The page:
Working across different industries, organizations, and cultures here in the US and abroad, we’ve discovered a universal truth in package design:
Very rarely do brand managers go into the store and consider their consumer’s shopping experience.
Yet that’s the very thing that should be driving their strategy in the first place; no matter the country, region or channel.
My colleague, Alan Smith, and I set about to change that reality at a day-long brand and package design workshop we led for Bord Bia, the Irish government agency working with the country’s food and beverage companies to develop and grow their brands. There, we led representatives of many of Ireland’s food and beverage businesses, large and small, through both the basics and the intricacies of strategic package design. We also had a chance to ask and answer all sorts of illuminating questions.
Every brand manager knows that great package design is driven by a strong brand strategy. But with all the hard work that goes into understanding target consumers and developing differentiated positioning, vital decisions around packaging design are often made based on 2-D presentations considered in a conference room, save for the occasional comp, rendering or a few competitor samples.
What we always remind our clients, and ourselves for that matter, is to “put yourself in your shopper’s shoes. What’s their experience? What do they see?”
We know that a trip to any grocery store can be a cacophonous experience filled with cluttered shelves and any number of distractions. As effective marketers, our packaging has 3 important jobs to do to connect with today’s retail shopper:
ATTRACT INFORM DELIGHT
This is about getting noticed on a crowded shelf by an unengaged shopper 5-10 feet away.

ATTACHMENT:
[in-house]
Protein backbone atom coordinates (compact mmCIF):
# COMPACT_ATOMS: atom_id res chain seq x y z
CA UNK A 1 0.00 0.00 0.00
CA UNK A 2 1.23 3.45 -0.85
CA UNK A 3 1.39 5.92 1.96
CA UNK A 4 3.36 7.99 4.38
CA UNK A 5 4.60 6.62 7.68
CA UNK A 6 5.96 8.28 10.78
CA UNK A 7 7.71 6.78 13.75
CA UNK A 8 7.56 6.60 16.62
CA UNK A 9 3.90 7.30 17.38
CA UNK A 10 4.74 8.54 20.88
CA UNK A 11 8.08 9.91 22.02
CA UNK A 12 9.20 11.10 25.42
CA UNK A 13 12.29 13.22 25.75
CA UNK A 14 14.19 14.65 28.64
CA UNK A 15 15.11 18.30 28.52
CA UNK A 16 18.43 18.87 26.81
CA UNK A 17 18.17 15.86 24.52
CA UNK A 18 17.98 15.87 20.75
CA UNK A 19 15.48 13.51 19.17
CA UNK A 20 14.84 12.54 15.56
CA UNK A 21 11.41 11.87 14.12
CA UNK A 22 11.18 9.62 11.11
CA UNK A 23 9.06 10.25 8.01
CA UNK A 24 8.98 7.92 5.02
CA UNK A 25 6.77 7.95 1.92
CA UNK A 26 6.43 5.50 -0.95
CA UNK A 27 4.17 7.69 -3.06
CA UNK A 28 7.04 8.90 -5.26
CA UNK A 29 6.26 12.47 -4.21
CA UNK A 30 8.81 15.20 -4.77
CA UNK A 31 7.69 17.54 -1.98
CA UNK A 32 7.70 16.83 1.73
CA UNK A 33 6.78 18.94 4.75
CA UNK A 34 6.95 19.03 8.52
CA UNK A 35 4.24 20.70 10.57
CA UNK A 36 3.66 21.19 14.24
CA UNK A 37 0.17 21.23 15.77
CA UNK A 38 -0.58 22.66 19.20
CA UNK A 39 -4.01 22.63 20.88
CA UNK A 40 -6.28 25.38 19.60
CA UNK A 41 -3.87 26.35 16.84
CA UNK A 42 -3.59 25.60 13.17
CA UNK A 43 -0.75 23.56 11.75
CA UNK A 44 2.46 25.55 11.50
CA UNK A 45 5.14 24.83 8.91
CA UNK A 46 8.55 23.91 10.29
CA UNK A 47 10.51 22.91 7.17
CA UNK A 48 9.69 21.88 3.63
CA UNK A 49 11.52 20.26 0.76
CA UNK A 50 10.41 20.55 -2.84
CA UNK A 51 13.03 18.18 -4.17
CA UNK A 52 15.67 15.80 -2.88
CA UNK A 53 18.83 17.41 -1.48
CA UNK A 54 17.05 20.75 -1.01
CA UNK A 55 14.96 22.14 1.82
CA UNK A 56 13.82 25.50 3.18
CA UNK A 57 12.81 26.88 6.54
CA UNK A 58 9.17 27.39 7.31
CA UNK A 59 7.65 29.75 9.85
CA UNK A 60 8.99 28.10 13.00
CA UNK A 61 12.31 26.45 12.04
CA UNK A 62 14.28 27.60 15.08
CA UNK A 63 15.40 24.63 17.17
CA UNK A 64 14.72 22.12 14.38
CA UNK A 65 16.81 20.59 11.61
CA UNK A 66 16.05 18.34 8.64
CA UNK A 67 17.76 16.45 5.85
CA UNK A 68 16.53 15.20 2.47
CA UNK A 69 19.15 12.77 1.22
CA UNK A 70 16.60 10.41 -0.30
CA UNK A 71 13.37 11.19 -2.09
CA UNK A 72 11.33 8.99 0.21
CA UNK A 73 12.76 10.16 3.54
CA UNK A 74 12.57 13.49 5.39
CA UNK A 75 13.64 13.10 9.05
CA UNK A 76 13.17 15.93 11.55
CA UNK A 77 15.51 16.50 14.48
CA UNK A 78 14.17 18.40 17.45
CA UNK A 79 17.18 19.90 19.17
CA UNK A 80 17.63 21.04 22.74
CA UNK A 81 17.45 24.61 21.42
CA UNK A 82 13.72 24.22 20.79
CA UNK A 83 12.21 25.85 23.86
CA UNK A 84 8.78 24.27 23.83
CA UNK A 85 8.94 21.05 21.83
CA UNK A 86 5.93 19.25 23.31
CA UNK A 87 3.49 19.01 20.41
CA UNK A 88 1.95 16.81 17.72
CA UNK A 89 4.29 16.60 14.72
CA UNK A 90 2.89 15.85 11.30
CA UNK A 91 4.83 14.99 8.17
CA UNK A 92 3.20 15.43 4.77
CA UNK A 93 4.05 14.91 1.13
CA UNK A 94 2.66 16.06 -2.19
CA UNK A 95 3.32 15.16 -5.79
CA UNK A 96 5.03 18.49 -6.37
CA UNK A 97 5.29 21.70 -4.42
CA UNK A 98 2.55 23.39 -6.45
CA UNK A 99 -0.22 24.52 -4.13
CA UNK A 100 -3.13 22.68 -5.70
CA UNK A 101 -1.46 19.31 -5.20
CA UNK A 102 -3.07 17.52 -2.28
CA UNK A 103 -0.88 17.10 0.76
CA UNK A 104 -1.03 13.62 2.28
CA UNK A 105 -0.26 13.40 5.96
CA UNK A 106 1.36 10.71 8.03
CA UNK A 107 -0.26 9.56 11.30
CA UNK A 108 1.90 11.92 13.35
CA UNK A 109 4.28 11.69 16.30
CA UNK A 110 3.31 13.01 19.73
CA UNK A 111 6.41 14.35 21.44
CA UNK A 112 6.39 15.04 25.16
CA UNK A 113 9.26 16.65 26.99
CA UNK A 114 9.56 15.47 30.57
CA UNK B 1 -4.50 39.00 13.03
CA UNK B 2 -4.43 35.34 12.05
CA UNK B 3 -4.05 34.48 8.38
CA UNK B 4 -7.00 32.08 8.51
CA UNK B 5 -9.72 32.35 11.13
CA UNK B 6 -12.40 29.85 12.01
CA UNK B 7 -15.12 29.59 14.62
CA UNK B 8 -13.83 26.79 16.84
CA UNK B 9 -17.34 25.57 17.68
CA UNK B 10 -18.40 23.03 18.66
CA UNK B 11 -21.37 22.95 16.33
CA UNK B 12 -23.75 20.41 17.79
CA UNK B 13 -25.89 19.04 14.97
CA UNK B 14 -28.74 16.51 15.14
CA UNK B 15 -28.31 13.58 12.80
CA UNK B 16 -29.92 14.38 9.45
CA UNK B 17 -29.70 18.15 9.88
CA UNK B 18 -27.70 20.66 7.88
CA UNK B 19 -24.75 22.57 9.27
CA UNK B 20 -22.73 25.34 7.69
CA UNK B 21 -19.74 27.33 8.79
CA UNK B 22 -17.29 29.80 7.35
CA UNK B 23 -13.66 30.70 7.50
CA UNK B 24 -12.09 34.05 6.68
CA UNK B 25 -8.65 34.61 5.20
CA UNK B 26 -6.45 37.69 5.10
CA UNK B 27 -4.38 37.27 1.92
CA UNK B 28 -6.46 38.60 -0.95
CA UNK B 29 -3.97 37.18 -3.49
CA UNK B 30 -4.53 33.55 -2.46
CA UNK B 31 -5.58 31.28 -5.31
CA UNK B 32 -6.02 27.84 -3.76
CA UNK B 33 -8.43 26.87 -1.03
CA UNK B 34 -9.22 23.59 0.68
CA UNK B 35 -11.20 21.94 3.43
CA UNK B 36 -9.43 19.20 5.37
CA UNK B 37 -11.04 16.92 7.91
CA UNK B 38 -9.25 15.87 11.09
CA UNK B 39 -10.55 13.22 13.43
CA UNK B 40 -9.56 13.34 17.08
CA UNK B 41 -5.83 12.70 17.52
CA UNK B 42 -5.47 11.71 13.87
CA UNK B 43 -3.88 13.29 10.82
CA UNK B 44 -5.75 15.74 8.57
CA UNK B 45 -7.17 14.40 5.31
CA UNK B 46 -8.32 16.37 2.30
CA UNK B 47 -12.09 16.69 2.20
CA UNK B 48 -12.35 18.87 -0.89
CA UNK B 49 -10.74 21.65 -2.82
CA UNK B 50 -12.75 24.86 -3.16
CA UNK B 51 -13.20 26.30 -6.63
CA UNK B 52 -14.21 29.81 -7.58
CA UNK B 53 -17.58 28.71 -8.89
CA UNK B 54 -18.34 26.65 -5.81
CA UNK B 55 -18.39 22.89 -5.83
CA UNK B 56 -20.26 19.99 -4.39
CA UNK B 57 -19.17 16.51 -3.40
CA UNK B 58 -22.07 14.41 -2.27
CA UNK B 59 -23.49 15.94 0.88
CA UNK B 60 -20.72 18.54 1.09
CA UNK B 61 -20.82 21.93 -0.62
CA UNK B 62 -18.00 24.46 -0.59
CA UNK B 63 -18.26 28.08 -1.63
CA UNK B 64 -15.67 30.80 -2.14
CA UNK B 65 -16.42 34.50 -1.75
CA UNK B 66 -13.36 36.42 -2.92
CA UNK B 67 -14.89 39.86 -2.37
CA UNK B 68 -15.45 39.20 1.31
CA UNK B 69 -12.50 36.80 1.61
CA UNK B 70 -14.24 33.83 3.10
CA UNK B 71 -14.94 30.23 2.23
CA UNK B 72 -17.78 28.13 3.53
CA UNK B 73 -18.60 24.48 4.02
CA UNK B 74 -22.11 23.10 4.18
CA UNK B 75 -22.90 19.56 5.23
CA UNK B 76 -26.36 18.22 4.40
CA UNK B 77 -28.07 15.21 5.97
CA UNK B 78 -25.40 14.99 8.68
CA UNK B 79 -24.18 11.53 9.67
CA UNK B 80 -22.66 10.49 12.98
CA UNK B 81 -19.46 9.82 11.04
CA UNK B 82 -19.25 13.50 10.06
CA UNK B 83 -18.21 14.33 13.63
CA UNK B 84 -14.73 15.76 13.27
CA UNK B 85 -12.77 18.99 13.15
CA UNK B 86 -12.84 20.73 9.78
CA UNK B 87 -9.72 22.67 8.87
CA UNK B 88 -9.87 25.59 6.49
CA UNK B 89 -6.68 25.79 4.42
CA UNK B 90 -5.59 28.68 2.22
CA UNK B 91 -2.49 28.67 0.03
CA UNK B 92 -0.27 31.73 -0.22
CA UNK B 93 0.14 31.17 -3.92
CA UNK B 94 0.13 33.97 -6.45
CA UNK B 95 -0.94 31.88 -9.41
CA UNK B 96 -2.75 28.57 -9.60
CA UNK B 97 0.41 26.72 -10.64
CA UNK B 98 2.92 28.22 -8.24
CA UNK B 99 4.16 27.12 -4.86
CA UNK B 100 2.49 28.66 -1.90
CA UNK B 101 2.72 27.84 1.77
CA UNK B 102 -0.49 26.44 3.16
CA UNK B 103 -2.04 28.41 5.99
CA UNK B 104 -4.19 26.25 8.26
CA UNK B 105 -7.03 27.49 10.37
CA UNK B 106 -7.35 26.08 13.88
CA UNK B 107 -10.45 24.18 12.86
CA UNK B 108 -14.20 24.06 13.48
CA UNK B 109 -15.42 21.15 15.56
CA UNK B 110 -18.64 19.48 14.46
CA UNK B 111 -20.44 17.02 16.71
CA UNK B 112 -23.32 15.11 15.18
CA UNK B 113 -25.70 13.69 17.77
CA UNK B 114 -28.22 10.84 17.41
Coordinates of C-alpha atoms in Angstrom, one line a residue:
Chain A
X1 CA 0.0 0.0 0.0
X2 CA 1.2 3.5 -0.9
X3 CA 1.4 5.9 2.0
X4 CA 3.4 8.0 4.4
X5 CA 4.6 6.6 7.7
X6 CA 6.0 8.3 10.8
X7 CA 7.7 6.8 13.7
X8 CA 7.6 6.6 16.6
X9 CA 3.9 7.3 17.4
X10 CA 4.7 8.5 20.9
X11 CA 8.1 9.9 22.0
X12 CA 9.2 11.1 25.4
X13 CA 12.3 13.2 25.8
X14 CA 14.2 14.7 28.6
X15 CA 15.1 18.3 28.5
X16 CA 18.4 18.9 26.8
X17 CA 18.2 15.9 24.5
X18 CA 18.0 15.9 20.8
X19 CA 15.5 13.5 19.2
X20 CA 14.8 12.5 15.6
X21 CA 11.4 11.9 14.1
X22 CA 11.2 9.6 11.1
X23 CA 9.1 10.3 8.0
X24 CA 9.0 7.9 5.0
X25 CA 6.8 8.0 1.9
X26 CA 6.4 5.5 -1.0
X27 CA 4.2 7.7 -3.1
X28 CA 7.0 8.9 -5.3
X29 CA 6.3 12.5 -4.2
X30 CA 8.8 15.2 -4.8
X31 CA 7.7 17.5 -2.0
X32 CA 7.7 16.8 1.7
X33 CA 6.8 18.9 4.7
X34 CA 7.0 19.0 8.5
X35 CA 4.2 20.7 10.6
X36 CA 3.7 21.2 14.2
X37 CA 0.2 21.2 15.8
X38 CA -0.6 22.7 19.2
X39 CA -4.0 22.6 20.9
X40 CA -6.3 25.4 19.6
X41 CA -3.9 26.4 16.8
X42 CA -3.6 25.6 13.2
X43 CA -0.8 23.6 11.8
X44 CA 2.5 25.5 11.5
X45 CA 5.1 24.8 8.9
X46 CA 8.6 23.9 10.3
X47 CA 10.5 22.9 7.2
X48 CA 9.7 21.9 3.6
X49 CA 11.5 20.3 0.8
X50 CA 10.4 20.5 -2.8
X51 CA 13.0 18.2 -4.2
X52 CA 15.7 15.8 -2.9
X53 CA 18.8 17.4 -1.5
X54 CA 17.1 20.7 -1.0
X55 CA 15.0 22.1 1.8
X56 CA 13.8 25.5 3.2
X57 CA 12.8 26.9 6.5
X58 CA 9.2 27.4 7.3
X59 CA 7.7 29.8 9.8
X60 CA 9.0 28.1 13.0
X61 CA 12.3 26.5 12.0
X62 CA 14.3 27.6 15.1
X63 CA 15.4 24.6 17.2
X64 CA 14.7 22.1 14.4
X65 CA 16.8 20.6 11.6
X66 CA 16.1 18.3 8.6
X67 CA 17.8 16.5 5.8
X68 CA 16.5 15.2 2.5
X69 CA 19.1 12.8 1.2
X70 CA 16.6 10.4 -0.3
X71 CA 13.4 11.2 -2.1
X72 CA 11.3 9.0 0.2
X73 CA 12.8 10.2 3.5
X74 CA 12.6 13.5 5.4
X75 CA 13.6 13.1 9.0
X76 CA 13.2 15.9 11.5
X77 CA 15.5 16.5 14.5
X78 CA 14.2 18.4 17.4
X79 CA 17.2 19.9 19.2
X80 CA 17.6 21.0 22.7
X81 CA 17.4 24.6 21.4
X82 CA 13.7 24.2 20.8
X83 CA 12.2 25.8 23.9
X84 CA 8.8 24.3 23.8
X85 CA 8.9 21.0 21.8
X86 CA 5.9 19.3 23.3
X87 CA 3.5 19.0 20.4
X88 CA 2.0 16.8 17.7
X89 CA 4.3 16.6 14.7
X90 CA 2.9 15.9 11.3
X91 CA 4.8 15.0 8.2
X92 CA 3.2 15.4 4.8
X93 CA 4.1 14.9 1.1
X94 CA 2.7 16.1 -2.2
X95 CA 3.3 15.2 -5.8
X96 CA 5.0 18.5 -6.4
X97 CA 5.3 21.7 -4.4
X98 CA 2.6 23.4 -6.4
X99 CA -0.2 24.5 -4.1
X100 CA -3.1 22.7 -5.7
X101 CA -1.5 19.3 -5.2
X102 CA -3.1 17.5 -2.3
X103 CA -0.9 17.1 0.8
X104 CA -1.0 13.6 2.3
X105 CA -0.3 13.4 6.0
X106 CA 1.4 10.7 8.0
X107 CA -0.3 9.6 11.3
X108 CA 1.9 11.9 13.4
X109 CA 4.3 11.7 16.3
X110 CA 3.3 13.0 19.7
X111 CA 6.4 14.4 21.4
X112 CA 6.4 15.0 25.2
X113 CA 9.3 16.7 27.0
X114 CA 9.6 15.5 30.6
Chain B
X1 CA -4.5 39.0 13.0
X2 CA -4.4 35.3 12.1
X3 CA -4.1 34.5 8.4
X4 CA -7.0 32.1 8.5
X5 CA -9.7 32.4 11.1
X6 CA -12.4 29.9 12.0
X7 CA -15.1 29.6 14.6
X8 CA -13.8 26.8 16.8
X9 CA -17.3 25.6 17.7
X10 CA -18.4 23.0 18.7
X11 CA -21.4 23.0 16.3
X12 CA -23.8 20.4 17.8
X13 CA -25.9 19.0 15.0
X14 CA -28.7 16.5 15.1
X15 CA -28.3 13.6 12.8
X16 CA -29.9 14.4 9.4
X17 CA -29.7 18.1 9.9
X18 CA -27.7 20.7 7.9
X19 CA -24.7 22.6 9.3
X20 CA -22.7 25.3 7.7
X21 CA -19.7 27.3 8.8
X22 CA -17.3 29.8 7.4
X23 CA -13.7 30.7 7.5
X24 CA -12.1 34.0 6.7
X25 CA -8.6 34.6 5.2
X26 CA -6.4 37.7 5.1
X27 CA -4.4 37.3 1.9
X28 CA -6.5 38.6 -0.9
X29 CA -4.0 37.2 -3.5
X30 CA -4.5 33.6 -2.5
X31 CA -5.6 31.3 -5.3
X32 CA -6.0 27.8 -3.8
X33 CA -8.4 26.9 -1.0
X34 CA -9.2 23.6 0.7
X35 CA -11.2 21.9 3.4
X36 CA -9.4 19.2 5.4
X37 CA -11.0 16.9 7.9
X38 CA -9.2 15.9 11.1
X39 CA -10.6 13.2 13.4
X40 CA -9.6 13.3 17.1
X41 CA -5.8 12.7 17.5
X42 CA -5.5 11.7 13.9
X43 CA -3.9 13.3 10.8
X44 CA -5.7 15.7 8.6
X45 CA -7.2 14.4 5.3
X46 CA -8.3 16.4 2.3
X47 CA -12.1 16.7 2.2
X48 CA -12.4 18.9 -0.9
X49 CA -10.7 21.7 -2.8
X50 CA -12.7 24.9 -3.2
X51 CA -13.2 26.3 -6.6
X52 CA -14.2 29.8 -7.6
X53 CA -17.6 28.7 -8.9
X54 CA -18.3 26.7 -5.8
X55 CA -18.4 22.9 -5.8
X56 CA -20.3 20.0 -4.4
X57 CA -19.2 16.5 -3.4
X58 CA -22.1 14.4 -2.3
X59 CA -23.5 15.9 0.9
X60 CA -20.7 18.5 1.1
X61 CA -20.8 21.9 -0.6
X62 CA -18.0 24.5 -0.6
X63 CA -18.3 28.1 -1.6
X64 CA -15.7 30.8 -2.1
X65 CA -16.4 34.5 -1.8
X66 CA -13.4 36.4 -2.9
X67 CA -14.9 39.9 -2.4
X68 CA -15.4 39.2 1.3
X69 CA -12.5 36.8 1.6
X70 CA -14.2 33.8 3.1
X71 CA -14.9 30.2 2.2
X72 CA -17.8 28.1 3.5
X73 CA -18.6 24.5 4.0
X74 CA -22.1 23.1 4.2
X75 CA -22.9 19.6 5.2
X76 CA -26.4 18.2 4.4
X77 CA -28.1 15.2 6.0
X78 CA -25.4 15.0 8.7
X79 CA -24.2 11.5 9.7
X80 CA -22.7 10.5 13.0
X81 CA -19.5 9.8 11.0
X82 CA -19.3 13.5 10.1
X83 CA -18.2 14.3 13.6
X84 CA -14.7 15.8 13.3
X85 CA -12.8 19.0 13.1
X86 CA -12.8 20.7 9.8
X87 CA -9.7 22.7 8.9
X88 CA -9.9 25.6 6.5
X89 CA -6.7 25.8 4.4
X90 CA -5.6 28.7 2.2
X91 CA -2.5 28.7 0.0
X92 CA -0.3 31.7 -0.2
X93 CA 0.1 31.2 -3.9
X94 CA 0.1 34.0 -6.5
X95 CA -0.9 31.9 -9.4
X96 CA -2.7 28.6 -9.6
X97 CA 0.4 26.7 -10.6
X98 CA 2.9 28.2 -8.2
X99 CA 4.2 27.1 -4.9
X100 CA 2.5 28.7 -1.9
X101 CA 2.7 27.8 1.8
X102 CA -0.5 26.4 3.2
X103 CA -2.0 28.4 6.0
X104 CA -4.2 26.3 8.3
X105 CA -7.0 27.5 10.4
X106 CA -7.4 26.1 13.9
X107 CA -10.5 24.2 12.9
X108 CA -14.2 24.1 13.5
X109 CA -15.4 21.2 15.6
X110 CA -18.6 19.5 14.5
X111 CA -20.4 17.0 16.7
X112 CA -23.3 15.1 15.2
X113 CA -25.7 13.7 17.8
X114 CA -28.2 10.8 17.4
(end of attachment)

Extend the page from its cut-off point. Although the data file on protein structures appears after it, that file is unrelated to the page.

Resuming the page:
So – go shopping. When you walk down an aisle, what packaging stands out? What makes you look for just that extra second? Is your brand attracting consumers’ attention amidst the chaotic grocery shelf?
Some pointers for how to get noticed:
STAND OUT, BUT DON’T STICK OUT
People need to understand what category you’re in to put you in their consideration set, so first identify those requisite category norms, then flex from there.
DESIGN FOR HOW YOUR PRODUCT WILL BE MERCHANDISED
Lighting, shelf lips and display orientation should all drive design strategy. If you know in advance that shoppers aren’t going to see that delicious product photography over the shelf lip, you might think differently about where to place it on your package. If your brand mark is going to be obscured by the shadow of the shelf above, you should probably consider moving it lower on your package. And if your dog food package is only ever really going to be merchandised with the small end panel facing out, you should make sure you’re treating that like it’s your primary display panel too.
LOOK AS BIG AS YOU CAN
Designing packaging systems that create a brand block across multiple facings helps you maximize ownership over your section of the shelf, however limited it may be. It also gives your consumer a place to rest their eyes and something to navigate to.
Okay, you’ve drawn them in. Now, help your consumer shop!
Make sure you are clearly signaling where your package fits both within the category and in your own product line.
Things to do to inform:
- Design for the information your consumer needs! Prioritize and then clearly communicate your brand, product and benefits
- Create a clear communication hierarchy that intuitively drives the way you want them to take in the information on your package
Remember, if you try to say everything, your consumer will take away nothing.
Most importantly, don’t design yourself into a corner – think about future flavors and products. Make sure a design, illustration or photography style is extendable.
Here’s your chance to connect and create a relationship with your brand. It requires making your product emotionally relevant to your consumer by creating a positive experience, large or small, through a memorable voice or story.
Some tips for creating delight:
- Let your brand’s authentic personality shine through
- Find a way to tell your story in an engaging manner, and stick to it across all aspects of your package
- Reward engagement with special details and discoveries
Remember, sometimes disruption can be delightful!
With these tips in mind, we encourage all brand managers and designers across the globe to get out of the conference room and go shopping whether that’s in a supermercado, supermarche or a supermarket. Tell us what you learn. You may be surprised at what you discover about brands – and what you don’t – including your own.